I work upstairs in a bedroom at the end of the house in what used to be my daughter’s room, before this penultimate child burst out into the world, leaving home at twenty, coming back only for visits — an ending I didn’t see coming, for sure. In that room, my sewing machine sits on a desk that runs underneath a double-wide window, and my view is visually sheltered there by the boughs of a silk oak tree, like a frame.
Just below the window, and sometimes climbing up the screen, is an enormous wisteria vine — no it’s really two vines — stuck in the earth some thirty years ago when we moved to this house. In the spring it’s an uncontrolled explosion of heavy blossoms, followed quickly by incessant leaves and sinewy vines and tendrils, climbing, growing, spreading, taking over the old arbor full of termites and carpenter bee holes, and reaching over the pathway to the silk oak.
Two days ago I was startled by a squirrel that leapt from the roof of our house onto the silk oak limb, and as the wisteria has its tendrils wrapped around that one, too, the whole green carpet above and just below my window was set into motion with the squirrel’s landing, a rustling that kept me watching until everything stilled and the squirrel descended down the trunk and onto to other things.
I took a leap of sorts last year when I figured out how to do everything Guild-related from this desk in front of this window: videos, Zoom lectures, demos with two cameras on camera stands that I always have to wrestle into submission for at the time, I was unaware of the fancy ones that moved at the touch of a finger. I loved the Zoom teaching, especially.
I loved all the students in their places and their spaces, their fabrics right at hand, the mess underfoot, the walking back and forth from cutting station to ironing board to sewing machine. It was a rich, varied tapestry of individuals all honing their craft, this pattern they’d chosen, and we worked together as a very long-distance team. Most of the time.
I had a few failures, when I couldn’t reach through this digital space to show them how I trimmed, or to look at the blocks arranged on a wall that was in the hallway just around the corner, with no way to show me. I’ve had classes where it was deathly silent, everyone on Mute, watching my class videos or just being extra-respectful to not bother everyone with their usual noises: phone calls to friends, TV on for company, or the singing along to the radio. I could see them having a life, but there I was at the desk, sipping my water: the girl in the digital box.
I loved the Guild Presentations, too: the rows and rows of shining-faced quilters, and before I start, we are all expectant, all of them present in their easy chairs, propped up against their pillow towers on their beds, or the living rooms where husbands/friends/children/dogs wander through, and at the kitchen tables, all of us beaming at each other.
As you know, I recently taught a second class for the Santa Clarita Quilt Guild and my husband asked me if I had any repeats from the first time. I hadn’t looked up the previous class, but when I saw one student’s beautiful wall, I knew she had taken from me before. The space was familiar, for, in a way, I’d spent several hours there last year.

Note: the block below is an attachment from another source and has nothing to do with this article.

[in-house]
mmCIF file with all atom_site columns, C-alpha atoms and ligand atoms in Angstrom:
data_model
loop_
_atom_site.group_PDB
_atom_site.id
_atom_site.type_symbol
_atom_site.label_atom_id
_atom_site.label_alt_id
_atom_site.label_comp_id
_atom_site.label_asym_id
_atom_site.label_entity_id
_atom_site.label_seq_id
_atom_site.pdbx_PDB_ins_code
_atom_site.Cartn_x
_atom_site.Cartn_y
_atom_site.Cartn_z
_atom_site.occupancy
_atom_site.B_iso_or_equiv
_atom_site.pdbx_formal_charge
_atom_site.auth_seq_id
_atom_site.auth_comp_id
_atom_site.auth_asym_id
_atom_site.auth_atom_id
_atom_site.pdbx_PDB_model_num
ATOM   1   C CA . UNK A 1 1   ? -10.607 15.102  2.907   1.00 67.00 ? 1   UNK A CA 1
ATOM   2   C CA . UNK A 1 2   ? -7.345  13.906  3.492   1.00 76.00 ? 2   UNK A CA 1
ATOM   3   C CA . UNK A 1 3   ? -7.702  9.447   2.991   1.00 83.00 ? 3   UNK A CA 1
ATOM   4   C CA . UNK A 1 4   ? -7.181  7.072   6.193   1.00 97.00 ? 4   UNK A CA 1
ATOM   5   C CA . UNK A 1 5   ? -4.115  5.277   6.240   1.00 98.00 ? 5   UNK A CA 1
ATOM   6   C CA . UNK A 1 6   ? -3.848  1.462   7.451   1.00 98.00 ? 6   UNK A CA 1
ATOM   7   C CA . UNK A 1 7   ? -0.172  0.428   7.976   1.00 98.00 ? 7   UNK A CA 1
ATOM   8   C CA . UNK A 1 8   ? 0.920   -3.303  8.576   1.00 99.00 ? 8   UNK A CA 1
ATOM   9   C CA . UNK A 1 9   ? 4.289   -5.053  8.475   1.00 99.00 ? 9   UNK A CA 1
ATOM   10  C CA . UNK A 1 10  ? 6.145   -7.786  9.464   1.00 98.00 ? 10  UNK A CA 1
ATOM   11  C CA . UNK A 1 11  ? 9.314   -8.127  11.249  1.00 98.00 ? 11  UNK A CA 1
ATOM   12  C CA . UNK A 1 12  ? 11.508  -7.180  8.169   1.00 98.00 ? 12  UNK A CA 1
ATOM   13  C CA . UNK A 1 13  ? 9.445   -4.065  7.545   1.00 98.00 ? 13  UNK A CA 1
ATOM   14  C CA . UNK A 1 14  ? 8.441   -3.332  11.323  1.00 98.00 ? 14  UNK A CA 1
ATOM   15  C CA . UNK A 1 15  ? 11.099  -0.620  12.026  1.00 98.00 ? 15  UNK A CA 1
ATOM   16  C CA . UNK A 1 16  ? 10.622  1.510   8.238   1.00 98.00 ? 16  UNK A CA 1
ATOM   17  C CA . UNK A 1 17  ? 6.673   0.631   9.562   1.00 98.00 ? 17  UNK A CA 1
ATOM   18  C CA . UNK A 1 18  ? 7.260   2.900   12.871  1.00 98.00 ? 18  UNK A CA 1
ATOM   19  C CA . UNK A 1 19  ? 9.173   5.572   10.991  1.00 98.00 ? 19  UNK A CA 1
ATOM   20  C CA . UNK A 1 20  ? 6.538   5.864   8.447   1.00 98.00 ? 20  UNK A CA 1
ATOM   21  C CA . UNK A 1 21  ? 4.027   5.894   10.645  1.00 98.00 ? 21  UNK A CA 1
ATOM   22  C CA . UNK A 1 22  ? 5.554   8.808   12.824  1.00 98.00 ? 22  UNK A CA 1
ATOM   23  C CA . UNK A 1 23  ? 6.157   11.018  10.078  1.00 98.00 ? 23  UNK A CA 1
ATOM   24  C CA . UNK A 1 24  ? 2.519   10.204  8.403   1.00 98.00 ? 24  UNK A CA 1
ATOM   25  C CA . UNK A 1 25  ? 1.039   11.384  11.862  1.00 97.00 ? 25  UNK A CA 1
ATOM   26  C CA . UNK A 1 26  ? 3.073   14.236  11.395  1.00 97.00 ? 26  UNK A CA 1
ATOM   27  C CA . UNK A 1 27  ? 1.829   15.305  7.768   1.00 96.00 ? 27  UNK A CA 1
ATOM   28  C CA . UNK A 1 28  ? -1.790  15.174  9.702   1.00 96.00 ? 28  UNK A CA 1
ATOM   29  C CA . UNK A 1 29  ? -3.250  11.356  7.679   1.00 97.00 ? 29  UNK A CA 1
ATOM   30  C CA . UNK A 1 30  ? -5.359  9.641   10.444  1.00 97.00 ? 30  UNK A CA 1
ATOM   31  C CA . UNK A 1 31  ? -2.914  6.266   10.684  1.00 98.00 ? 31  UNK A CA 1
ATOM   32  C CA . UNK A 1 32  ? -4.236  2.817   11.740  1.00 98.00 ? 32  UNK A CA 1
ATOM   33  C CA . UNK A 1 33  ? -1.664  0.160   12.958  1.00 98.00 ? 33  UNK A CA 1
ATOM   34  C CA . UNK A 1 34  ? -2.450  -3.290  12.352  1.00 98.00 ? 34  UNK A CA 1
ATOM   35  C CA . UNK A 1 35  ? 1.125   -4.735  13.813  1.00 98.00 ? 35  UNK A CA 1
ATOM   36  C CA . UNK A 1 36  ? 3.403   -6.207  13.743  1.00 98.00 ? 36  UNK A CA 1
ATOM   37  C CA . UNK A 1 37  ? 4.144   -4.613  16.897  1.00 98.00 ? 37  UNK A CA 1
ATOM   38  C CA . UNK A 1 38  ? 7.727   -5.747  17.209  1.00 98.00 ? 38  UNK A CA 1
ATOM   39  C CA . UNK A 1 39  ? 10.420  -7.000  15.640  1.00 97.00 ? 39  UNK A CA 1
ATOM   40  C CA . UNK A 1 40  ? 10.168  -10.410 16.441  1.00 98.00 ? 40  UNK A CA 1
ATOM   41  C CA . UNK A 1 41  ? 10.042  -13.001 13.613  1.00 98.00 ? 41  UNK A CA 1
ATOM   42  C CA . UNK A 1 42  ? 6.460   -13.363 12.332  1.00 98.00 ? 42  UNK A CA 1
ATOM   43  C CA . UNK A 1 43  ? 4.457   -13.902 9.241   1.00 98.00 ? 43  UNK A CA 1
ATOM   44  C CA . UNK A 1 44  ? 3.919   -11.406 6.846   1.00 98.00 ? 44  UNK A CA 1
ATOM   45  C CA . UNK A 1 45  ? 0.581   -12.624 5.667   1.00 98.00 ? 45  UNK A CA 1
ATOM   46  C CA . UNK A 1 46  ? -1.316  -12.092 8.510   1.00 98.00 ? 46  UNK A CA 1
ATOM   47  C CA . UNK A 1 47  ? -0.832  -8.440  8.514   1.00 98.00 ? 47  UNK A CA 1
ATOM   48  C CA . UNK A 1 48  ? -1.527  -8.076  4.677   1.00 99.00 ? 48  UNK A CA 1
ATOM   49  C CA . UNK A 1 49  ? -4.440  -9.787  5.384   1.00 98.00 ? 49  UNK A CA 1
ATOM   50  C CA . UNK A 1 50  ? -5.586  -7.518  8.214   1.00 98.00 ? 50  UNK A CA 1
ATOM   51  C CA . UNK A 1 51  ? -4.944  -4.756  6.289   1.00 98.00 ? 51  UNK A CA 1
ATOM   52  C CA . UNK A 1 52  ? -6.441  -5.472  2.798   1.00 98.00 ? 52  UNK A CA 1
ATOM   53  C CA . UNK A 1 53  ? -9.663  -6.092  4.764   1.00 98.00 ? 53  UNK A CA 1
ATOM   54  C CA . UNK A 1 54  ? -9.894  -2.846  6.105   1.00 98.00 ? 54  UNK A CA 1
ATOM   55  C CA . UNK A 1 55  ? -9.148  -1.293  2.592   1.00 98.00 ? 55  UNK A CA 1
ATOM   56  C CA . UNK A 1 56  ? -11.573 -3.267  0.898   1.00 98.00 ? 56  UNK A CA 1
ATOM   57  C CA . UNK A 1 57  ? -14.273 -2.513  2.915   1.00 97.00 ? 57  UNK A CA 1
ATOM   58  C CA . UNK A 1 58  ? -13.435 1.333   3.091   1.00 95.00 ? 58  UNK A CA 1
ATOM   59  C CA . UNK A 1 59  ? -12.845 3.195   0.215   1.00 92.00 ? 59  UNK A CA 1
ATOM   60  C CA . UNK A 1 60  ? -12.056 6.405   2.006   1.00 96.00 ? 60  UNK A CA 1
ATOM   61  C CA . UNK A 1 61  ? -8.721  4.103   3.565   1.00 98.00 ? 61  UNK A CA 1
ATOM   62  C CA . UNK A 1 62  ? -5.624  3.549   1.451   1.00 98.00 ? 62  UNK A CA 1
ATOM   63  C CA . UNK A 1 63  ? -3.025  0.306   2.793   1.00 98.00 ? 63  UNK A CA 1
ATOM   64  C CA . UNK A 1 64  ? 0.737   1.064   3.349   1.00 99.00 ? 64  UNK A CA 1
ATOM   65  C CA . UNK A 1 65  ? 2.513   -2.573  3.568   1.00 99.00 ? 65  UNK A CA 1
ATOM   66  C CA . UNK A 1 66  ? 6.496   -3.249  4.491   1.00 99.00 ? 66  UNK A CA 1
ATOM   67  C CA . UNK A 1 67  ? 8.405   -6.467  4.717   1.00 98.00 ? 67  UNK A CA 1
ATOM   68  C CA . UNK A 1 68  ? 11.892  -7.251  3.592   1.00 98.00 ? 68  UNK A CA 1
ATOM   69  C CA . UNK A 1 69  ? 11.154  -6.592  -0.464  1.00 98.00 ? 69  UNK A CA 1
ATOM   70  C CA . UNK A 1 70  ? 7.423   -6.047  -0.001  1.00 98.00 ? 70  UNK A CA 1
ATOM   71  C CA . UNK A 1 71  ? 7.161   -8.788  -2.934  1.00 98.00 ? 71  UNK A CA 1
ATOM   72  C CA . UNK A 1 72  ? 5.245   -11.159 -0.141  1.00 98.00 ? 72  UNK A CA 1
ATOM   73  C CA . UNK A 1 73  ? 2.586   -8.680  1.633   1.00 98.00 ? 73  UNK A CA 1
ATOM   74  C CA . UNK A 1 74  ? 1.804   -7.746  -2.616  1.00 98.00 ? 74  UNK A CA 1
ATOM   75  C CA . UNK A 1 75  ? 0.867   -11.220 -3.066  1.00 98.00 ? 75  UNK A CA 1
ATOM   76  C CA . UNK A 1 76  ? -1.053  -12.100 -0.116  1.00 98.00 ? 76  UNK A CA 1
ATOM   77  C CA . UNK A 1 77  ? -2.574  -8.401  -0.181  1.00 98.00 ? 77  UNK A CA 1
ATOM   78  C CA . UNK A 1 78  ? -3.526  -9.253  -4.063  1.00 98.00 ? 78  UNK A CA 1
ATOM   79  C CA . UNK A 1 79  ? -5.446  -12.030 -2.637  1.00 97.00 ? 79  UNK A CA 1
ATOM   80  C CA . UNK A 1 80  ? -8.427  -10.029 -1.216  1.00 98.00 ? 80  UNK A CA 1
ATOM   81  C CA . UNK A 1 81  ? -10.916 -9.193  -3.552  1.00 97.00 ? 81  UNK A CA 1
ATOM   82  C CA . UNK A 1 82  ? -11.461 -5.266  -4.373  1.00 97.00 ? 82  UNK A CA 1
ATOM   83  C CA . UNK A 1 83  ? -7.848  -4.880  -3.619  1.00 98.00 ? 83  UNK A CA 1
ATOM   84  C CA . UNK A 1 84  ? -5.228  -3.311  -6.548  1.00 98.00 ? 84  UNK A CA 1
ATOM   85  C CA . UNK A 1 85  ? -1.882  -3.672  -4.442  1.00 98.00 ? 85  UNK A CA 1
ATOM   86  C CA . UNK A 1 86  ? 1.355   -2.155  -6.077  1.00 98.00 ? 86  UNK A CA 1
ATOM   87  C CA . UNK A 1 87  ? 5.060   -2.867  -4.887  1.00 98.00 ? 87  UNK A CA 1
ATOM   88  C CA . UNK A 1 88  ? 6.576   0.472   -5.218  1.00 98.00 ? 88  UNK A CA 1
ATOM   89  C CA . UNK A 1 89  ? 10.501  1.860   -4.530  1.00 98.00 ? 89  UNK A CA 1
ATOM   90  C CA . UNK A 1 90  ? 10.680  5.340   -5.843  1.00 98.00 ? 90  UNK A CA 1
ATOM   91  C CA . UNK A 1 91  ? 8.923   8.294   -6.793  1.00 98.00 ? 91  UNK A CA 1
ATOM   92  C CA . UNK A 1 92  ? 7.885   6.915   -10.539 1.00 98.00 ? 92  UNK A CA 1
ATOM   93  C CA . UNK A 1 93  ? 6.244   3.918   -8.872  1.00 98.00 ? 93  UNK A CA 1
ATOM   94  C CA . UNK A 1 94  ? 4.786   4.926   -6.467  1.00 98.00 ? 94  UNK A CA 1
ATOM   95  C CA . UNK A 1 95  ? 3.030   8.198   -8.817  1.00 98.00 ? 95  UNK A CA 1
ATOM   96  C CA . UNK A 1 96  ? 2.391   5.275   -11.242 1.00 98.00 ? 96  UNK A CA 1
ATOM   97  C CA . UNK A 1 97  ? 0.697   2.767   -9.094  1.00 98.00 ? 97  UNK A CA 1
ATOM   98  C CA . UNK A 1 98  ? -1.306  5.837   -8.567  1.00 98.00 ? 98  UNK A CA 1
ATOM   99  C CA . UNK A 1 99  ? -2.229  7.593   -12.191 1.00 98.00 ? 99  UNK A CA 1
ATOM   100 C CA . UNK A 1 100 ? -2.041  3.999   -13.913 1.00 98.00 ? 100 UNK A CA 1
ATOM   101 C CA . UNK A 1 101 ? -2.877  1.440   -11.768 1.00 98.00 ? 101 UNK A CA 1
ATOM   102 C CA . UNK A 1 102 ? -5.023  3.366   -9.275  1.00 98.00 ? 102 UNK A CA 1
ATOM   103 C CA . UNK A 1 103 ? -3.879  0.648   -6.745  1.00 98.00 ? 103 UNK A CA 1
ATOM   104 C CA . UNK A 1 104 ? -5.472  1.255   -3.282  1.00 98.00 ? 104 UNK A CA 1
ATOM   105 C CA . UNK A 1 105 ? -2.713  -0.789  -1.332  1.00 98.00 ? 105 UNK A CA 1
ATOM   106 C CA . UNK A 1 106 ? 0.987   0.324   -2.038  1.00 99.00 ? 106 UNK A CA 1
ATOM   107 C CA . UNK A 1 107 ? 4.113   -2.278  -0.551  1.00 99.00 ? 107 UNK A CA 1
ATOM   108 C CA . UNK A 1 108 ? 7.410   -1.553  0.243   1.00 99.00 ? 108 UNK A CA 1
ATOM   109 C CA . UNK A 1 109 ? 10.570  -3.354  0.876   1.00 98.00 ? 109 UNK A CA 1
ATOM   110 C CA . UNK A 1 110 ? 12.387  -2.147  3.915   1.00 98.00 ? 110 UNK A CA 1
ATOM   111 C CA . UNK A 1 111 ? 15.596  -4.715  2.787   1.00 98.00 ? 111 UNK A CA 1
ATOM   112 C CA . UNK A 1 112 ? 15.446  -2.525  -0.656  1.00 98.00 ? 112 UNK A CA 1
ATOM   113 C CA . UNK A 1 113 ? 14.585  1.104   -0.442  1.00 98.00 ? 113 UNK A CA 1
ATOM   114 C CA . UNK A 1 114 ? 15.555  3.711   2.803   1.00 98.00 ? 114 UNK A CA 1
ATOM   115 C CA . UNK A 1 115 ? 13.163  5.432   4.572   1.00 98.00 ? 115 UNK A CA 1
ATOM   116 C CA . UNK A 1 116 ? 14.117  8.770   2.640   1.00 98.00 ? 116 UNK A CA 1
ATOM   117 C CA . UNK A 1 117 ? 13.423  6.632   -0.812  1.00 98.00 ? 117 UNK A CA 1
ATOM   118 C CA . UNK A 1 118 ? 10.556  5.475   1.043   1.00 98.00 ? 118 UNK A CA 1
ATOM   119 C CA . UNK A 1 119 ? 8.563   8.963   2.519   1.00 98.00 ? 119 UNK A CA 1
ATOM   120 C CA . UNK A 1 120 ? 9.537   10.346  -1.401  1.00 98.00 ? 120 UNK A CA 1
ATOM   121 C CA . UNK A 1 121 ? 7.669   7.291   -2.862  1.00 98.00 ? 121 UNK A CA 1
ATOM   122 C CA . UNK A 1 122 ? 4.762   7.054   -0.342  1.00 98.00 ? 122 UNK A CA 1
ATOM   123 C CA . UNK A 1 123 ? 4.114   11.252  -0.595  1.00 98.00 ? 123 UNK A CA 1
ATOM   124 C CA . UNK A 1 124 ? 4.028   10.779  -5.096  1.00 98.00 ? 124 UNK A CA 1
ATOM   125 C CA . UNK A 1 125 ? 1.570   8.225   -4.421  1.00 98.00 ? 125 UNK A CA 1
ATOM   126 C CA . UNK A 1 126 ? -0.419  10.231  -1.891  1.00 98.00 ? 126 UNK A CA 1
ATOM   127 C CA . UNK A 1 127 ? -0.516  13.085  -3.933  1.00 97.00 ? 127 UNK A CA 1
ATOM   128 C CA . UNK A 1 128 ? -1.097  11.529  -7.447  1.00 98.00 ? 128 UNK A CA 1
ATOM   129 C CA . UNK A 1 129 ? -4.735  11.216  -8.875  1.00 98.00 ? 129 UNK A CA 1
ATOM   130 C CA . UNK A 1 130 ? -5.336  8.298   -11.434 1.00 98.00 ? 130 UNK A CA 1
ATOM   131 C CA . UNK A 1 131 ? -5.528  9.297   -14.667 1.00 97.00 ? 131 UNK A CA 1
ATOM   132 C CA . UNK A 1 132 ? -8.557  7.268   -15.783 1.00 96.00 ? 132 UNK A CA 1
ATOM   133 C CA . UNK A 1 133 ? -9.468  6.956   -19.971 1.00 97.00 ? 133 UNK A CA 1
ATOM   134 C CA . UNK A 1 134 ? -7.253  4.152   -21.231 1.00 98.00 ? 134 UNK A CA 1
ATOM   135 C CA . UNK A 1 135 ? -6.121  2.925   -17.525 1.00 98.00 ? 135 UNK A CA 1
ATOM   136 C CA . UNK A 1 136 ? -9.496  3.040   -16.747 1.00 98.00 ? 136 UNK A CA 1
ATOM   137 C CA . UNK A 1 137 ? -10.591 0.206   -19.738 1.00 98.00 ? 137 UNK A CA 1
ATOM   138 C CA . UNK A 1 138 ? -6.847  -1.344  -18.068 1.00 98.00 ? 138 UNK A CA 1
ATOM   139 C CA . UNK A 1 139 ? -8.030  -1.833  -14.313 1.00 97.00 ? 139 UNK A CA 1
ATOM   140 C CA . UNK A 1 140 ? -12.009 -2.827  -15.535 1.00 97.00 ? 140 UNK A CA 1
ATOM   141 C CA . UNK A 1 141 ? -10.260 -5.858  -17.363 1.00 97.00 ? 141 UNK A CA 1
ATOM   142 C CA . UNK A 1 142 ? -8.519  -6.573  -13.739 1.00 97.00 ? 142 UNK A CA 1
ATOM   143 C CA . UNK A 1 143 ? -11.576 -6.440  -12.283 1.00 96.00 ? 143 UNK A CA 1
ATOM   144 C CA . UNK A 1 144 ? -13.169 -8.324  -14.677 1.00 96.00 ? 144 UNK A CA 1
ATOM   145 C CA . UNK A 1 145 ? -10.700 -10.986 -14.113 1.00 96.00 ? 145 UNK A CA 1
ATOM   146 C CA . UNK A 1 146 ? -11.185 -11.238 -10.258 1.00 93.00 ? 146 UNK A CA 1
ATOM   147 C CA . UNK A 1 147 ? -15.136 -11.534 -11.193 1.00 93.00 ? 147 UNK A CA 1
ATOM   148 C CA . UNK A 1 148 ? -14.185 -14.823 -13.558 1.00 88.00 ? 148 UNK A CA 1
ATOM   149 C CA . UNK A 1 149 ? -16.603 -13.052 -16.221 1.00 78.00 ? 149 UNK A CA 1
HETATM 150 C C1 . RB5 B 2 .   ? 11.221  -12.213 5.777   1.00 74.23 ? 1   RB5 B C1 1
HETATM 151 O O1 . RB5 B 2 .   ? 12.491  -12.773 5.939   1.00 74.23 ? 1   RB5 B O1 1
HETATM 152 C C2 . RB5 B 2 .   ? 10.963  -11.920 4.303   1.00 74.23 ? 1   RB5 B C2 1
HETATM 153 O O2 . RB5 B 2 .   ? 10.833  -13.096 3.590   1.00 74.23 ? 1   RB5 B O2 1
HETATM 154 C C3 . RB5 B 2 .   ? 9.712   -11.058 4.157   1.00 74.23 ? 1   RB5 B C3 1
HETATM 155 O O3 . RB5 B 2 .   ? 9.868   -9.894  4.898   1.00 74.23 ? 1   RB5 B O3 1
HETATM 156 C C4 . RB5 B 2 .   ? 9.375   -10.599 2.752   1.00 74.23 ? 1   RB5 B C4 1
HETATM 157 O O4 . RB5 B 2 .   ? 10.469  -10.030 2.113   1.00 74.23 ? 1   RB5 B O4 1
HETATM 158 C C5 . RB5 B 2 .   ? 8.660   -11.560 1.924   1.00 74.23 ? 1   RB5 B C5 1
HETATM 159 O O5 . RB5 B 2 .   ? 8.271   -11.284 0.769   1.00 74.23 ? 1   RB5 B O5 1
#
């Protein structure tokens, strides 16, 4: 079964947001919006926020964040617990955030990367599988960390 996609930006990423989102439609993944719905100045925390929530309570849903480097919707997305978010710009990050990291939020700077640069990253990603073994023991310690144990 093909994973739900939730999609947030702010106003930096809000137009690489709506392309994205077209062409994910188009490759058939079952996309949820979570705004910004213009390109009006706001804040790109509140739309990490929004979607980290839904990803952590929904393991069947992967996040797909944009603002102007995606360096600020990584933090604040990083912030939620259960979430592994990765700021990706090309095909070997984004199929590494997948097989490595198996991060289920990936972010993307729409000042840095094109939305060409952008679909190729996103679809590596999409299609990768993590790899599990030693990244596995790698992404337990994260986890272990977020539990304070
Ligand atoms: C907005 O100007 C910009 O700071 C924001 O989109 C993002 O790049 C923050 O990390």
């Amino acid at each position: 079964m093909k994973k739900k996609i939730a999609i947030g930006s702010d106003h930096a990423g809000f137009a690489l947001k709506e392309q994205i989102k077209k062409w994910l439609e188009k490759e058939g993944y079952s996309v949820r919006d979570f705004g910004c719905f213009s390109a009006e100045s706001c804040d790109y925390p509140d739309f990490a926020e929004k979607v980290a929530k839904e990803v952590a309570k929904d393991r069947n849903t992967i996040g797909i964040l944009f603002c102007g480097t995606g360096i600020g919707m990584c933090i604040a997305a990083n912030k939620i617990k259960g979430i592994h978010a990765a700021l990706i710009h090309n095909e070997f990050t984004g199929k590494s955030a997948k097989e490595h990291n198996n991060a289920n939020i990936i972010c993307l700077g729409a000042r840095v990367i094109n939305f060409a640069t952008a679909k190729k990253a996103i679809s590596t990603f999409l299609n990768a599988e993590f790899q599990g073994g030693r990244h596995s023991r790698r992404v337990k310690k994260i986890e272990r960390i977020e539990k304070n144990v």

I now have two lectures, four online classes, but almost no gigs lined up. Is this an ending? I love teaching, but maybe it’s time to take longer to watch that squirrel with her descent or
“To follow the notes of a disappearing bird
out into the trees, up and out along the farthest / branch…”
I don’t know. Maybe it’s not?
I recognized an ending last time I came to this familiar junction. And I recognized when I had written everything I needed to say at another place in time. But this is all sort of unfamiliar to me now, for I don’t think I’m done, but yet somehow it feels like it might be that way. Or, it might not.
I gave the final scheduled lecture for 2021 last week. It was a hybrid: with a small cohort in their Guild’s usual meeting place at the Fellowship Hall, and the rest of us on Zoom. It was an interesting push-pull, a tension between the recent months of Covid and our isolation and this guild meeting was kind of at the reverse place — wanting to get out, but also wanting to stay in.
I recognized the impulse. Here in California we are all feeling sort of safe with masking in place, numbers down, vaccines in arms, and so we are venturing out to normalcy. However, I figured out some time ago that I would never visit a Guild in person again to teach or give a talk, much preferring the Zoom format. So perhaps this hybrid meeting was the opening of that proverbial door, the notes of that disappearing song beckoning me to the edge of a different wood, in a different territory.
I’ll still be quilting, I’ll still be writing here on this website. I have a thousand-and-one projects lined up, and I may yet figure out how to schedule my own classes, turning students loose in my videos and handouts and structure. And I know Santa Clarita wants me to come back, too.
“Some Ants for Henry,” by Ralph Black
To begin each day among the weeds, crouched
and hungry for a sign of complete desire, this
is my small prayer. To pull a blade of grass and watch
a single globe of dew fade and blink out.
To follow the notes of a disappearing bird
out into the trees, up and out along the farthest
branch, laying my fingers against the pulse
of that blue-fletched, warbling throat.
Such moments can kill a man, or startle him back
to his senses. [….]